4. If you want to become a writer, do not show family, friends, neighbors, or your bartender your work until complete. I know, I know. Everyone wants to be a part of a critic circle to keep themselves on track with the story and characters. Yeah, critical groups are fine for your short stories, poems, and whatnot. For your manuscript critique groups and especially your family represent an opportunity for you to get discouraged and quit the piece you on which you are working. The only time to show your work is once you finish the first draft. Then you can show it to an editor, beta readers or the postal delivery person for all you should care. Before though keep it to yourself. I’ll give you an example. Say you have a partially completed manuscript that your spouse has been reading as you write it. So far they love it and think you have a New York Times bestseller. All of a sudden you need to write in sex, murder, torture, fight, seduction, terror, bomb (pick one) scene. Your spouse reads what you have written and then asks the penetrating question, “Where did you learn about this?” That manuscript is now deader than a doornail. You will find it tough to continue with the same confidence that you had in the beginning. A high level of confidence is one of the few tools that a writer has that can die immediately. The death of confidence is very true if the source of criticism is loved ones.
5. If you want to become a writer, finish your manuscript before you start querying agents and publishers. Never think that an agent or publisher is going accept you before you finish your manuscript. Maybe Stephen King could send a query letter to an agent and get representation even without a manuscript. You can’t. Also, there is no more of a demoralizing process than querying agents and publishers. If your document isn’t complete, you may make an unfortunate and inaccurate assumption that your work is not okay. If that happens, you will never finish the manuscript. (Notice my main point is to finish the manuscript)
6. If you want to become a writer, you must understand the realities of today’s publishing world and be ready to accept them.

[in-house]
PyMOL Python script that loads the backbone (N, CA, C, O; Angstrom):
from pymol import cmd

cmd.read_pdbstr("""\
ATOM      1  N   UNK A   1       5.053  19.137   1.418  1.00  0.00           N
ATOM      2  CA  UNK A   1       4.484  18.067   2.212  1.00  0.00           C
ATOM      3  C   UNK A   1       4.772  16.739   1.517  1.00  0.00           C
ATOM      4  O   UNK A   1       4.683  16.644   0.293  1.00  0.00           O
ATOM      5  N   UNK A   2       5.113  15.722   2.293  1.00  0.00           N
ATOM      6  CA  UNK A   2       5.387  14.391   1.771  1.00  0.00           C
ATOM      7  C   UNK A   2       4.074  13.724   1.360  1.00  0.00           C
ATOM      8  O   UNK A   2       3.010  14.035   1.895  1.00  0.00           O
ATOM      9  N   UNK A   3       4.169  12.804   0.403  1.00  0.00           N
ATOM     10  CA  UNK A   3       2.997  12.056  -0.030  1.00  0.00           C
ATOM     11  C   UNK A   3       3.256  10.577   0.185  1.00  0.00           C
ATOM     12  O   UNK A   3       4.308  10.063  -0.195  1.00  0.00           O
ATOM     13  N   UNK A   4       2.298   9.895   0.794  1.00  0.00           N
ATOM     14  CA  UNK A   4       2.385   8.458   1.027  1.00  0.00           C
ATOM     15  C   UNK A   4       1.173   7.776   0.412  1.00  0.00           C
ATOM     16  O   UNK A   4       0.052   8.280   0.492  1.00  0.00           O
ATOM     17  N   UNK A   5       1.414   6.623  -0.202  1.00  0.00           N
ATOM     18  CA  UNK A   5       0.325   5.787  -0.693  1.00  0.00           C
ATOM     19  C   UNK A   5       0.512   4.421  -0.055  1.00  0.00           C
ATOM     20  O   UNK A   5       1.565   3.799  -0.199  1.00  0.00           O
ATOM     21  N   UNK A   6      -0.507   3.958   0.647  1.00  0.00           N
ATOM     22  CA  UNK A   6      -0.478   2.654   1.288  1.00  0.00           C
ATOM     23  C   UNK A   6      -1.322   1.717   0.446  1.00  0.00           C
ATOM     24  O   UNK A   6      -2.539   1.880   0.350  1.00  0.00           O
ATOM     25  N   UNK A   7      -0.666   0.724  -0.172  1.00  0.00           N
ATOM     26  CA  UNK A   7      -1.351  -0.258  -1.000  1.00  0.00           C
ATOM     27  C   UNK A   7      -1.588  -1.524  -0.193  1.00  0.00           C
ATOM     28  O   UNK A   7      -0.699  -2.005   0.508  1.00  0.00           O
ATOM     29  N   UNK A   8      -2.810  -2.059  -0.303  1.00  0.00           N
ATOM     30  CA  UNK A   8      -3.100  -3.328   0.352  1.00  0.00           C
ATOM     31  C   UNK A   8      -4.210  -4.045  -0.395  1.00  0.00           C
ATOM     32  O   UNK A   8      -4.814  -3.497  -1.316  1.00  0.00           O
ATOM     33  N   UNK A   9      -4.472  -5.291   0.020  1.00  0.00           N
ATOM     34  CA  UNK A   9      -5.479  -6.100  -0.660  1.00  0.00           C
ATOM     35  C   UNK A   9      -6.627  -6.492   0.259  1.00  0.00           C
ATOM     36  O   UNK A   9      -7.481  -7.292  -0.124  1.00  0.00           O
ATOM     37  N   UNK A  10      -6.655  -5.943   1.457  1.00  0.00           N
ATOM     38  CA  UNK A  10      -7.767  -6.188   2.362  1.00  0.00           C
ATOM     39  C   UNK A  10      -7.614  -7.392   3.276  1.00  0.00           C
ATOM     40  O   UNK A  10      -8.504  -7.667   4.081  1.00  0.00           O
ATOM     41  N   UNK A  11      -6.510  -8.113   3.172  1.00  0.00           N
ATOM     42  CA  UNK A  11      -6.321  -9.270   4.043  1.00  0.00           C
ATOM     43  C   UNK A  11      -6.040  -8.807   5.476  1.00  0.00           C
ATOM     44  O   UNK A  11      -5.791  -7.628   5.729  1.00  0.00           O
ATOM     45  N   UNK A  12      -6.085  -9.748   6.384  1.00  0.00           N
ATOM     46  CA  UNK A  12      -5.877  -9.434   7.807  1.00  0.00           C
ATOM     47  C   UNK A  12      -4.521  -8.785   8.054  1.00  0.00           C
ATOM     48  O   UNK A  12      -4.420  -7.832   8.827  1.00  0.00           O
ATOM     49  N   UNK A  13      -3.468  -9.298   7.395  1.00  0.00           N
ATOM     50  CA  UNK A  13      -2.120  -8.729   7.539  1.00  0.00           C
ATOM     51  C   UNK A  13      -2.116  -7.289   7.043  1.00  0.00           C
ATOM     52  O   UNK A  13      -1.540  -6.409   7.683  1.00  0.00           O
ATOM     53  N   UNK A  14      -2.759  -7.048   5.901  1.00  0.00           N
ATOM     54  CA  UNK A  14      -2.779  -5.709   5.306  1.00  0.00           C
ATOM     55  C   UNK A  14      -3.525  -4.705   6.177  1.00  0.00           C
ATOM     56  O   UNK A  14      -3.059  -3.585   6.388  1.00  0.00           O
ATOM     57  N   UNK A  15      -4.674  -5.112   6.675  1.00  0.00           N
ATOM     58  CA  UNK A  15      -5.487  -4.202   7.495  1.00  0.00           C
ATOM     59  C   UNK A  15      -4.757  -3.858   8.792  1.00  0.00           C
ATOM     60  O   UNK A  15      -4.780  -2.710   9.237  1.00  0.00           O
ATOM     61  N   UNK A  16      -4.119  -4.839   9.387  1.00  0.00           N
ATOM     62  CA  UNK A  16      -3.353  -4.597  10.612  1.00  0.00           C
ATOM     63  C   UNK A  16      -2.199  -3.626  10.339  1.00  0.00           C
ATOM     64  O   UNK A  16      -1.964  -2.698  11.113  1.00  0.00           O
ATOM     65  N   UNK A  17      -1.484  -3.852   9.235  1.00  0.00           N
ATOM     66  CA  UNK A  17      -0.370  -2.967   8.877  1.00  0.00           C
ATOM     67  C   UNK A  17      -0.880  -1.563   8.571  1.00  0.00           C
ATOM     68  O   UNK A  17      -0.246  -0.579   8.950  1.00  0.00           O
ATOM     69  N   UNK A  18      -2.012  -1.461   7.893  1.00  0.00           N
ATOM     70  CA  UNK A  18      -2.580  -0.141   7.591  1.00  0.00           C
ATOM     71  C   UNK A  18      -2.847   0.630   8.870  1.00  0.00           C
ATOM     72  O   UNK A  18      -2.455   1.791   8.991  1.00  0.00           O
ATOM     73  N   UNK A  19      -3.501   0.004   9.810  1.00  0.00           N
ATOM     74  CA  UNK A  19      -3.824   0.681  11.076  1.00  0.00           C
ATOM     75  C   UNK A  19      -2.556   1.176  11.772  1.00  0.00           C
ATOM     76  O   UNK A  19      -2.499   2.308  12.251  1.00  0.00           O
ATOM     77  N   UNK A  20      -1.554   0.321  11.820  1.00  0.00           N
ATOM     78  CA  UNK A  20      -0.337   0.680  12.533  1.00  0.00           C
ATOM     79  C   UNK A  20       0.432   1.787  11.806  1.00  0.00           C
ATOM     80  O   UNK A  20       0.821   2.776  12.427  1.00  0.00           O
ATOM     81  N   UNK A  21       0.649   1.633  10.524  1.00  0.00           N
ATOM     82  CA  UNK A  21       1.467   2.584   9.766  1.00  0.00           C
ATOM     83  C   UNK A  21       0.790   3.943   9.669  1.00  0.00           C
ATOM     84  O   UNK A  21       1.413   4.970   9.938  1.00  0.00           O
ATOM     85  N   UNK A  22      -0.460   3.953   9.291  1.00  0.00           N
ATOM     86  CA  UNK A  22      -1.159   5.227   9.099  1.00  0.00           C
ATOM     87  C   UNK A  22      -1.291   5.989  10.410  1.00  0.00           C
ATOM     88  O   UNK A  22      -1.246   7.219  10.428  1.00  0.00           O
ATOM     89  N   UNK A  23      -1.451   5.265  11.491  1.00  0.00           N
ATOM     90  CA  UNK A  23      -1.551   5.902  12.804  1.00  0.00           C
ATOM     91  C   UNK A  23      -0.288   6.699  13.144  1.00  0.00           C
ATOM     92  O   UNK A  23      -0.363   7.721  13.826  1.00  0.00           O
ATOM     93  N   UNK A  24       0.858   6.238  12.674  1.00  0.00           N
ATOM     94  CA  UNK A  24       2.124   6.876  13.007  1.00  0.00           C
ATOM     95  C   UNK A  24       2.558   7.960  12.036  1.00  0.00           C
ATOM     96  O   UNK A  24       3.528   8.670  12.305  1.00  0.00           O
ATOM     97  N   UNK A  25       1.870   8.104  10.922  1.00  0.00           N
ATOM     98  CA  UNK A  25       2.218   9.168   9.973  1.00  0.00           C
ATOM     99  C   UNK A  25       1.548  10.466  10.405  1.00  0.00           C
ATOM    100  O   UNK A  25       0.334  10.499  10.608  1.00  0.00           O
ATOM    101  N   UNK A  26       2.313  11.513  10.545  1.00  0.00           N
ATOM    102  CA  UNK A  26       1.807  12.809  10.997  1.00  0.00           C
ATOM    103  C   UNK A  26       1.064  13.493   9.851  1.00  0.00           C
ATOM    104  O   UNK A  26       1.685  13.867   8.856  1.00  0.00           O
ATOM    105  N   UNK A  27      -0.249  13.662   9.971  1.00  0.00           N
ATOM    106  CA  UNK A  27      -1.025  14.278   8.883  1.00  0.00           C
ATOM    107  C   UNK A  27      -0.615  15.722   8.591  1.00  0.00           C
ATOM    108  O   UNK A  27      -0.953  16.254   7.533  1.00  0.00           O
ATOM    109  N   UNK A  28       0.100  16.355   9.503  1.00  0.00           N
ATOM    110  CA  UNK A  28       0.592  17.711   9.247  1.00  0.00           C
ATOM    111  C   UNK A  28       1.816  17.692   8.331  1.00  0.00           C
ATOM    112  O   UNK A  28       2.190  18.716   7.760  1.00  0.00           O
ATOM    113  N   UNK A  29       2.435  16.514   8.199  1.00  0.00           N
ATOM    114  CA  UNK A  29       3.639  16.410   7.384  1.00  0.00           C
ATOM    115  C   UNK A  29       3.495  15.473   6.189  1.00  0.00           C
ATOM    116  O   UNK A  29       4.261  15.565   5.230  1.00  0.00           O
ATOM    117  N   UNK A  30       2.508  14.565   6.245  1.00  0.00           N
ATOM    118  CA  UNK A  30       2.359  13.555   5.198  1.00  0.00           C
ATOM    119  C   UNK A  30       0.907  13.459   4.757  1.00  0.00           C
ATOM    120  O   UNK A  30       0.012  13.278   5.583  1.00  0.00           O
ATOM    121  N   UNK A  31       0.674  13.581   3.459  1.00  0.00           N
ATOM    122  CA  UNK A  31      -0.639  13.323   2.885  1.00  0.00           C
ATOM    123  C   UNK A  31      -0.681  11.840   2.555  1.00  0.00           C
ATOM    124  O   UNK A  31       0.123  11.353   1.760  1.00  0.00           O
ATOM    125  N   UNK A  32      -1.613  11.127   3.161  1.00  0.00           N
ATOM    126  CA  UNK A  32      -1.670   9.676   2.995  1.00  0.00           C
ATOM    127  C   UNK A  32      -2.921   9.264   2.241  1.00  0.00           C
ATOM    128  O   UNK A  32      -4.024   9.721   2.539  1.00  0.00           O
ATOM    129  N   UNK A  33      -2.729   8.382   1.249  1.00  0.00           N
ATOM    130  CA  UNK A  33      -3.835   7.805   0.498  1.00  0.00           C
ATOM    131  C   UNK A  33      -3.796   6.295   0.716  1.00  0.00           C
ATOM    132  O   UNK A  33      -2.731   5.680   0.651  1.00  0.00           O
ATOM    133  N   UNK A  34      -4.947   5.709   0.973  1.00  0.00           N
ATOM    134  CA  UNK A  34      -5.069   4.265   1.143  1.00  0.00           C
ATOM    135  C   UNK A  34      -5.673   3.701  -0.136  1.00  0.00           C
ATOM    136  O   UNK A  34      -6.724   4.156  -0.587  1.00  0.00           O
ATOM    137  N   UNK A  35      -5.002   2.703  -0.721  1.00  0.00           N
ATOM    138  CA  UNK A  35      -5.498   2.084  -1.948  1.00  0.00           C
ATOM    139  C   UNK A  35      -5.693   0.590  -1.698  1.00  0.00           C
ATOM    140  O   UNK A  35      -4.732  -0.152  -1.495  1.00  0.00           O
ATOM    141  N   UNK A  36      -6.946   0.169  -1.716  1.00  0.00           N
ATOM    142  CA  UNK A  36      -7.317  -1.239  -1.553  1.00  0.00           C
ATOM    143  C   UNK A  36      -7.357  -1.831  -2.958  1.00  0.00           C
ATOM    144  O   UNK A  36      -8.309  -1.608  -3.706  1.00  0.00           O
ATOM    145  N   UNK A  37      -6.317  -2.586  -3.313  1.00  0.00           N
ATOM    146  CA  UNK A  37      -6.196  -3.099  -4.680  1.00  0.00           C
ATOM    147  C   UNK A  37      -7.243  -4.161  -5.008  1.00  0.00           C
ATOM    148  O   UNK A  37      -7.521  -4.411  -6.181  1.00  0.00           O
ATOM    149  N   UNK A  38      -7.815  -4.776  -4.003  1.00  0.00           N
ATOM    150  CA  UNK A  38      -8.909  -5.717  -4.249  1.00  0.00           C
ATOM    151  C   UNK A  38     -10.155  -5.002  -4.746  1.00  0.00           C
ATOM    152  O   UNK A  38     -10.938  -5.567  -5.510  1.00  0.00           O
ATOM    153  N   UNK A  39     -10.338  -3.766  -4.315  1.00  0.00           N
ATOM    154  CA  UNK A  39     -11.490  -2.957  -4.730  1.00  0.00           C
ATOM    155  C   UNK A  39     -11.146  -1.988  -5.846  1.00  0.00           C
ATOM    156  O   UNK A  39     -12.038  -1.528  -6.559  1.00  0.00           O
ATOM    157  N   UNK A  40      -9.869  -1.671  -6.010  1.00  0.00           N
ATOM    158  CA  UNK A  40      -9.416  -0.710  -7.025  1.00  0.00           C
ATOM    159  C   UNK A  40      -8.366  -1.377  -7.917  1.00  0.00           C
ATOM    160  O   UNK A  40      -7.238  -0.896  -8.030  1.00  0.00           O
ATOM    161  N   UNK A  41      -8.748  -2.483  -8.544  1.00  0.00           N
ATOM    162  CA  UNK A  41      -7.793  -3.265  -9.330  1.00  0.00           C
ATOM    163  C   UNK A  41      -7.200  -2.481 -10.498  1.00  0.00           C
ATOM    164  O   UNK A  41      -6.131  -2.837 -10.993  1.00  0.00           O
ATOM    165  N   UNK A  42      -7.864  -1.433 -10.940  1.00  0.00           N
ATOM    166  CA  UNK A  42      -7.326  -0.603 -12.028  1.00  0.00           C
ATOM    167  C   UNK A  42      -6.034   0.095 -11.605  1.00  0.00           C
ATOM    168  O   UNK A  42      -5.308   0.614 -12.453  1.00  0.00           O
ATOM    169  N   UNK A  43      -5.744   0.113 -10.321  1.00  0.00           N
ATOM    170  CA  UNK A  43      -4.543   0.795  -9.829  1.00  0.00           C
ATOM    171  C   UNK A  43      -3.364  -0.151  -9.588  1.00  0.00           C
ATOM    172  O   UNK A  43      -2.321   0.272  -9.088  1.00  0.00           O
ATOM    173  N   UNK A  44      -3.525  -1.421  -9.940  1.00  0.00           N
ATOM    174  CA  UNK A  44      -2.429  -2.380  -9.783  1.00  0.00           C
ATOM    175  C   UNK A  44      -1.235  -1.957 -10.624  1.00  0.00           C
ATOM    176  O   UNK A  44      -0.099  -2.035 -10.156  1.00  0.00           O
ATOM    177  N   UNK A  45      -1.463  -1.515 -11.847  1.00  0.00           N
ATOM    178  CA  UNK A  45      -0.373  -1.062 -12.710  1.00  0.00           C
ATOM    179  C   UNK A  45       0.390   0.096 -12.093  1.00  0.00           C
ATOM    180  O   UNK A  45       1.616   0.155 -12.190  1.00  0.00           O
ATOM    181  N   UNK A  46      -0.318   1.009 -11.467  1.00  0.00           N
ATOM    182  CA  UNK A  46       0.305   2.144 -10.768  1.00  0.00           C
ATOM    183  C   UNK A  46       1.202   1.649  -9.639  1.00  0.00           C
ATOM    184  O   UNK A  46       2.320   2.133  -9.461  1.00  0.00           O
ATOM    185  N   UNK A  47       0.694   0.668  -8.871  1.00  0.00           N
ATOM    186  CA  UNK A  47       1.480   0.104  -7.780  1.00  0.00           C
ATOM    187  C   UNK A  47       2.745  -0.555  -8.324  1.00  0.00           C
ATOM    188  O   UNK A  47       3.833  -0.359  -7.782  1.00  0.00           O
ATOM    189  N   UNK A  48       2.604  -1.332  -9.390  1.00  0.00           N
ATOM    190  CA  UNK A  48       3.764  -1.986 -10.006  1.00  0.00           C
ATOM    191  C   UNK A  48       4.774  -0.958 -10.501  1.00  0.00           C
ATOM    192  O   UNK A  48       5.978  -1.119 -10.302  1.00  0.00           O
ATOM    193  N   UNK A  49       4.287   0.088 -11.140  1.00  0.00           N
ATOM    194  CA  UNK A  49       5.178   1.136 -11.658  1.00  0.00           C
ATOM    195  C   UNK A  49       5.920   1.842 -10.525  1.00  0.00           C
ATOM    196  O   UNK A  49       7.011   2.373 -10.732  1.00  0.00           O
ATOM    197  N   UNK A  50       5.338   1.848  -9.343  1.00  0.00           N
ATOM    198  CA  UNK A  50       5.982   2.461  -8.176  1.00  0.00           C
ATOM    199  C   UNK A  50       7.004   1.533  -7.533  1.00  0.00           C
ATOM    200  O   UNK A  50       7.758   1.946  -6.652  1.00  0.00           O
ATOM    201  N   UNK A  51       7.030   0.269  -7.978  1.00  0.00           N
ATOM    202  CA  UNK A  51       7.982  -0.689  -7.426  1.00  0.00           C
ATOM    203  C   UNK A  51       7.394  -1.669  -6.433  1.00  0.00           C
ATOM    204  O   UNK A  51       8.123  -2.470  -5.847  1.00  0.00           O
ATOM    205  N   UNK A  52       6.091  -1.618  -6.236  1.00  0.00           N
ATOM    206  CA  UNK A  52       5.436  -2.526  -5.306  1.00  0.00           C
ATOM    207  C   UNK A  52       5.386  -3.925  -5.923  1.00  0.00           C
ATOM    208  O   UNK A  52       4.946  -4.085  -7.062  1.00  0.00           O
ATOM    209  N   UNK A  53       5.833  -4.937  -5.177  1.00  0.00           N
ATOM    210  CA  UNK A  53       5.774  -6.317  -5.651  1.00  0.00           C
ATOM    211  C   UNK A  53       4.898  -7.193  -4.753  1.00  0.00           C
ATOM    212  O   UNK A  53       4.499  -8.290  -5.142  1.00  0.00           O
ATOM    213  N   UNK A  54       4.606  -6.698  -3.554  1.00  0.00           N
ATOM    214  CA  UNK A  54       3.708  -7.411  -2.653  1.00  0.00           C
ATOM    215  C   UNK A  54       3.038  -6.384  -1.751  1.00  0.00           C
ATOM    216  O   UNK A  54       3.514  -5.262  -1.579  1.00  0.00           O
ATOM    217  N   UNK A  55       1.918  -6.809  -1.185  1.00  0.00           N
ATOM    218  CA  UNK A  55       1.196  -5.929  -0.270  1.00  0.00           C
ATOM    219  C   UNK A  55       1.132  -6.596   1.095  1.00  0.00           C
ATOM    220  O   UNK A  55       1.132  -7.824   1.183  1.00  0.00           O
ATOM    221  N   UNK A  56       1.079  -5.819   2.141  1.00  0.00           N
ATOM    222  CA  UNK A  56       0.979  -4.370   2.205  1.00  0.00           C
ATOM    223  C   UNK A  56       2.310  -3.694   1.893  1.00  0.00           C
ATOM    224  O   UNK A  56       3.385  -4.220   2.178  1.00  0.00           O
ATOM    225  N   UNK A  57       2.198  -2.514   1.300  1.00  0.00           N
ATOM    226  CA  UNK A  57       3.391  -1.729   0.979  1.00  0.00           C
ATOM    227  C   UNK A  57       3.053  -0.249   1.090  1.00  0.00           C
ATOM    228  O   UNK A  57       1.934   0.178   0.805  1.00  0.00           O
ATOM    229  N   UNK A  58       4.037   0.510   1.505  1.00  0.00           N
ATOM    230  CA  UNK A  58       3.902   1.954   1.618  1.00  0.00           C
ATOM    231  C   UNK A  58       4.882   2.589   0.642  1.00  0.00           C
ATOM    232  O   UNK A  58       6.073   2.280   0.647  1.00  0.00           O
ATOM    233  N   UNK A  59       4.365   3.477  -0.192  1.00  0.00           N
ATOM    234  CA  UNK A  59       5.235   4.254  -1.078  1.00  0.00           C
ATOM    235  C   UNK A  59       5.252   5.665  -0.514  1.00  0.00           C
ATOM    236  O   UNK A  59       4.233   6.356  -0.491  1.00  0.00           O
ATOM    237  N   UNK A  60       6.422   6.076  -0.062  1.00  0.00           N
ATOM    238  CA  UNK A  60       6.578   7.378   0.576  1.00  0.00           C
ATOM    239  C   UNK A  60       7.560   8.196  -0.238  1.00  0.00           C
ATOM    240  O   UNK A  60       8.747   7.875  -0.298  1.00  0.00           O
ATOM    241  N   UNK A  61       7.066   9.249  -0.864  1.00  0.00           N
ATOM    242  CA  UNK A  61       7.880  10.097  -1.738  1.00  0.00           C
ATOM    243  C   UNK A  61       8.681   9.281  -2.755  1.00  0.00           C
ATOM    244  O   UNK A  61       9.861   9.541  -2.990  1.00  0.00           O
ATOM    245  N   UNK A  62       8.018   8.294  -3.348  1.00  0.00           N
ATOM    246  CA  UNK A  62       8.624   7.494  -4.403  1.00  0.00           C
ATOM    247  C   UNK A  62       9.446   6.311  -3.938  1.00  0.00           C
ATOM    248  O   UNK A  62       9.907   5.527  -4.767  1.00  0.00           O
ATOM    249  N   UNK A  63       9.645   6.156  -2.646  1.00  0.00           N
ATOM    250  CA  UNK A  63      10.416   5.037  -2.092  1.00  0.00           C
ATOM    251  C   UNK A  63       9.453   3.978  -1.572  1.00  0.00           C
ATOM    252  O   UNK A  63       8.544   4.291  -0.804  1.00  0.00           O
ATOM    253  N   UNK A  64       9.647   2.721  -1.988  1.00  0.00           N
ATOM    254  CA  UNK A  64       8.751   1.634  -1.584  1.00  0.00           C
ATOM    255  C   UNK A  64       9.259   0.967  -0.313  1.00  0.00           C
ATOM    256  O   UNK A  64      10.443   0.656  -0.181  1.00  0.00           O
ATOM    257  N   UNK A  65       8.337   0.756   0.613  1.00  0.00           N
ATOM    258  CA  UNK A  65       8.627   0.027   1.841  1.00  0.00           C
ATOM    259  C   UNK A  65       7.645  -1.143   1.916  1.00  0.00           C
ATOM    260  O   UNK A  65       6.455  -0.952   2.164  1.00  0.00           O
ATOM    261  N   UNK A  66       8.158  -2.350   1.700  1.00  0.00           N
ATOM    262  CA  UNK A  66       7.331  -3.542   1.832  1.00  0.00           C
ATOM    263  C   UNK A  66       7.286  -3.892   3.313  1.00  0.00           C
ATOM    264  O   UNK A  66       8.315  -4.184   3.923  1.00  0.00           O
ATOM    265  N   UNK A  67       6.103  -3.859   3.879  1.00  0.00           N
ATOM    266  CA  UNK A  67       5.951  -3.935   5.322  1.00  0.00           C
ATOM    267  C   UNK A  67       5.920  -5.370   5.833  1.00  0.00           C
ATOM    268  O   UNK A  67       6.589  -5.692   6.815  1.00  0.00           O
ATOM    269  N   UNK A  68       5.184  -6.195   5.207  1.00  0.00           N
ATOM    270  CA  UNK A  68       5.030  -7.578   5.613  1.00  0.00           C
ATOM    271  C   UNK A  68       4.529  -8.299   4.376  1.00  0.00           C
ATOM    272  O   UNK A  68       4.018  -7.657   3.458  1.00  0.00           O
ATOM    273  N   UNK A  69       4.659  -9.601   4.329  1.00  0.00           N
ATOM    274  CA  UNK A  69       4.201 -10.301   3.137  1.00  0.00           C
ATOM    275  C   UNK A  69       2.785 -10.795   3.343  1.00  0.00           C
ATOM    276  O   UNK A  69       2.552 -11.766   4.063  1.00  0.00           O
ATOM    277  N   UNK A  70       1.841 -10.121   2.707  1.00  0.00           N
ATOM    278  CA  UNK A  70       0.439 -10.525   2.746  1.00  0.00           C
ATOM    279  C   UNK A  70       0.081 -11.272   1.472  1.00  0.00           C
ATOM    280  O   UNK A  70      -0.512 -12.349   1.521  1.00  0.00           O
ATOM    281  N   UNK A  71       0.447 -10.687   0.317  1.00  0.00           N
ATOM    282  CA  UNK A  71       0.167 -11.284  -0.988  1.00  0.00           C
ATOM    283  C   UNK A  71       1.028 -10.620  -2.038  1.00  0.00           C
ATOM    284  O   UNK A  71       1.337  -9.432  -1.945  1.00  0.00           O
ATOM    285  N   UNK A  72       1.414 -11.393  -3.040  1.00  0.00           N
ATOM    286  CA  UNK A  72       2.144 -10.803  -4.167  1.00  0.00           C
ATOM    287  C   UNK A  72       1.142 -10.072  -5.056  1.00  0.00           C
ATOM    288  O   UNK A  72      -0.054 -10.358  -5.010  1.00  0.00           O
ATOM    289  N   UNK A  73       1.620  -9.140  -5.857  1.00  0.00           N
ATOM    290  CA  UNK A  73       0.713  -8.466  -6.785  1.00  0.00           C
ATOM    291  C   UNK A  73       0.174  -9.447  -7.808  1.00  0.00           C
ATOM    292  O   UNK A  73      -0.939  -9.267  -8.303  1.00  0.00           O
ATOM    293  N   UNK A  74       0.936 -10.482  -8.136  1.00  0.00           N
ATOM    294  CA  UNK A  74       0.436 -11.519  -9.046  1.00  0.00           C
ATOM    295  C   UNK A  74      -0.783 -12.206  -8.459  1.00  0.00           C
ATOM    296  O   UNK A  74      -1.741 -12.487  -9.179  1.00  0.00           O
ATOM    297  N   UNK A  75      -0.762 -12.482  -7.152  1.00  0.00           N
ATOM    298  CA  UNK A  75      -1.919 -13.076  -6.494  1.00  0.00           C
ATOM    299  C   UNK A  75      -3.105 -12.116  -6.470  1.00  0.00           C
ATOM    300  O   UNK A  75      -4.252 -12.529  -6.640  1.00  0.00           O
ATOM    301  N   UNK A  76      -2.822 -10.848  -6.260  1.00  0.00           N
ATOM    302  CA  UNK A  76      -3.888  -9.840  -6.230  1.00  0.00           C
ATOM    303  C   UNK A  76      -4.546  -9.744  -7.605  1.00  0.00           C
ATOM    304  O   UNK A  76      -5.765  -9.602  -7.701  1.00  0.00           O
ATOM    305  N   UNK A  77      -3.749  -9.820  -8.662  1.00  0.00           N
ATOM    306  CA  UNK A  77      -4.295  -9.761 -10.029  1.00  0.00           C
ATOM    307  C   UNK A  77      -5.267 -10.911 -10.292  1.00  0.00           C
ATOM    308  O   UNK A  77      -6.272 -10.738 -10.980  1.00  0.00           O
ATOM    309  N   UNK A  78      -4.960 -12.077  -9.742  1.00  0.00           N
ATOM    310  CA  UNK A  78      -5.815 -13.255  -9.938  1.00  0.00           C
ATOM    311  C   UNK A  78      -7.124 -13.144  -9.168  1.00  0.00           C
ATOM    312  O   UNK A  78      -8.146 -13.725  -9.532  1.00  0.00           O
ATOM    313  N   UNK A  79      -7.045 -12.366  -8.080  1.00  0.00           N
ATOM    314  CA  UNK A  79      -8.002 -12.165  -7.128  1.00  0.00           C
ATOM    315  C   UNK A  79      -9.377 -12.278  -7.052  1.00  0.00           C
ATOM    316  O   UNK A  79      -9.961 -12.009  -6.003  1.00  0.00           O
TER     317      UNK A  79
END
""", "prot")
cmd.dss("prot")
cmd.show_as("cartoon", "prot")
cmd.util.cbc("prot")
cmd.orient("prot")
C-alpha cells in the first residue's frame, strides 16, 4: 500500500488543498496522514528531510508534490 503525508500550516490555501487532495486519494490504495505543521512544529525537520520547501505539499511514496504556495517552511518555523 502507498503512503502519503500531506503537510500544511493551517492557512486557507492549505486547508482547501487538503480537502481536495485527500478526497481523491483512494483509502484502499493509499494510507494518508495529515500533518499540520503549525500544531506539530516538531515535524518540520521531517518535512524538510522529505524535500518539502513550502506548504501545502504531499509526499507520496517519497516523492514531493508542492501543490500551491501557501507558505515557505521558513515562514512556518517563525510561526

Reality 1. Readers have no idea who you are. You need to market yourself and your books. You need to understand social media, marketing, selling, and general good business practices. Today’s publishers no longer have the resources to offer large advances and giant promotional budgets for new book launches. So even if you are represented by an agent and with a traditional publisher, you need to understand how to market your book.
Reality 2. Agents and publishers will not offer contracts to self-published authors unless there is evidence that you can sell a lot of books. So, if you absolutely must have an agent, don’t publish until you get one. If you must be published by a traditional publisher, do not publish until you have a contract with one.
Reality 3. Most published authors make less than one-hundred dollars a year. If you believe you will be making tons of money writing, then also understand the odds are slim and plan accordingly.
Reality 4. If you are not writing because you love it, you are not writing for the right reasons, and you are setting yourself up for a lot of pain.
Reality 5. You will get a negative reaction to your work. All readers are not created equal, and some won’t get what you are trying to say. You need to be able to handle negative opinions with grace and dignity. I always believe that if someone doesn’t like my work, then my work is not for them. I never try to make an accommodation in my writing to forestall another negative reaction. I imagine if I received a lot of negative reactions that would be a different matter. The reality is, there will be a negative reaction to your work. How you handle those reactions marks the difference between a professional and a hack.